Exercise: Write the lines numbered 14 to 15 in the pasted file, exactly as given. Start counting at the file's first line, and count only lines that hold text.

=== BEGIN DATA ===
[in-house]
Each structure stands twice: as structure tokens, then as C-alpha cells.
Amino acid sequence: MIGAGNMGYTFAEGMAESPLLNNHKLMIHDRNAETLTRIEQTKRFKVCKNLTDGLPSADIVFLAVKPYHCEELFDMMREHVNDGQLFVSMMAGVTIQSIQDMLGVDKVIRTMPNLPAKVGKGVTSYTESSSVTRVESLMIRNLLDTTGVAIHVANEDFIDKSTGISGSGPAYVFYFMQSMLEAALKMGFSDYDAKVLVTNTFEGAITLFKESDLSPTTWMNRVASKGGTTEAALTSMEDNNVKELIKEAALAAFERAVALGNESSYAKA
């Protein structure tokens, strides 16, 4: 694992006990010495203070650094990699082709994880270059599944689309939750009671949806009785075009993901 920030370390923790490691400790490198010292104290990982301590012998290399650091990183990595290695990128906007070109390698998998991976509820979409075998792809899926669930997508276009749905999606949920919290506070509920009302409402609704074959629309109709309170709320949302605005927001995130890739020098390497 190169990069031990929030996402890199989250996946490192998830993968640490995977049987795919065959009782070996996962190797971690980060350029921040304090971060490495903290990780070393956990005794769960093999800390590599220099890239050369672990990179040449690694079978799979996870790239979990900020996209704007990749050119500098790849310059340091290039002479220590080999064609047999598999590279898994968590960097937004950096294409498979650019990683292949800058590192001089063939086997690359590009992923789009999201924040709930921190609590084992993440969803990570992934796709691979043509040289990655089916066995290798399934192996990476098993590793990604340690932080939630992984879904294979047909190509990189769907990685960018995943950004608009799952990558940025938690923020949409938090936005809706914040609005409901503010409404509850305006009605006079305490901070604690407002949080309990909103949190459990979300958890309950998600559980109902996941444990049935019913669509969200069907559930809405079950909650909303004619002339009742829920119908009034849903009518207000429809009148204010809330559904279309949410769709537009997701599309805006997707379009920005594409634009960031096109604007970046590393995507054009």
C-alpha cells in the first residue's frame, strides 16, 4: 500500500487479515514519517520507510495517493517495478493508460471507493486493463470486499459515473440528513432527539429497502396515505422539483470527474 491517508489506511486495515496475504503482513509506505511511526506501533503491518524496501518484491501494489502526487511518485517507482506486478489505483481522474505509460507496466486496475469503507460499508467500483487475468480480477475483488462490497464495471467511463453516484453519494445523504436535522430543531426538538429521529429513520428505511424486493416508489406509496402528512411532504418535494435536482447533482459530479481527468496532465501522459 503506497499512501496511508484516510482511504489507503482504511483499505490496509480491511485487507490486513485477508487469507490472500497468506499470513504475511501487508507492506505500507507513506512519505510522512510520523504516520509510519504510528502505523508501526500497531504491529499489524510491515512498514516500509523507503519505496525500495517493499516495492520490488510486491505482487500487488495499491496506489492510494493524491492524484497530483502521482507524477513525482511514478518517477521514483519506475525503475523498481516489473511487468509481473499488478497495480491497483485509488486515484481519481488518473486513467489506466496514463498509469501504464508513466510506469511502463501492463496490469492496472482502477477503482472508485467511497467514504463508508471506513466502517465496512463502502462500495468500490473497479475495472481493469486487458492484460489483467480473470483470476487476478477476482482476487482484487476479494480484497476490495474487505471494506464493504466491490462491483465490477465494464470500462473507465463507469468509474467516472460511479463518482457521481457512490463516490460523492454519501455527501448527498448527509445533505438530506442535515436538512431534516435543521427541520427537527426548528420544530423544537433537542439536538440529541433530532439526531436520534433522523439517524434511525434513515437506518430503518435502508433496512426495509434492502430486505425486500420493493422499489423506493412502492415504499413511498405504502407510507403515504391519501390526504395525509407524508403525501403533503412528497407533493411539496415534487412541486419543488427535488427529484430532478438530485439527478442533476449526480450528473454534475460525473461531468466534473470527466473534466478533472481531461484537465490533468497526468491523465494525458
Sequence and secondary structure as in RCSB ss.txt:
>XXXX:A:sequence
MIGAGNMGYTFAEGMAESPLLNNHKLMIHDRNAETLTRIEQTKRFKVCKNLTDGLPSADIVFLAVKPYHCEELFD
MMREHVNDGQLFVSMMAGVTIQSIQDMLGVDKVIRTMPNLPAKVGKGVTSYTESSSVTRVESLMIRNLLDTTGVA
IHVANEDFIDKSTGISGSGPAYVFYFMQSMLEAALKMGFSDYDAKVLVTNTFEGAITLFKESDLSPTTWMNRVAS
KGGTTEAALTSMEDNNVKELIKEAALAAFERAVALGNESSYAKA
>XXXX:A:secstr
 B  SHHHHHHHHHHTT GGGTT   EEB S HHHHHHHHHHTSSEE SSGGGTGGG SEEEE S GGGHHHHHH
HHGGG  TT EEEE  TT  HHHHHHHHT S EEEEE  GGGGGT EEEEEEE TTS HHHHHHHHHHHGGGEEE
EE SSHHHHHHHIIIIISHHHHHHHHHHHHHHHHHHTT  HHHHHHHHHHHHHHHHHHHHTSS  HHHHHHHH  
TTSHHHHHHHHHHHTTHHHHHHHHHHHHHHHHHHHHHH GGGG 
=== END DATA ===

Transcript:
HHGGG  TT EEEE  TT  HHHHHHHHT S EEEEE  GGGGGT EEEEEEE TTS HHHHHHHHHHHGGGEEE
EE SSHHHHHHHIIIIISHHHHHHHHHHHHHHHHHHTT  HHHHHHHHHHHHHHHHHHHHTSS  HHHHHHHH  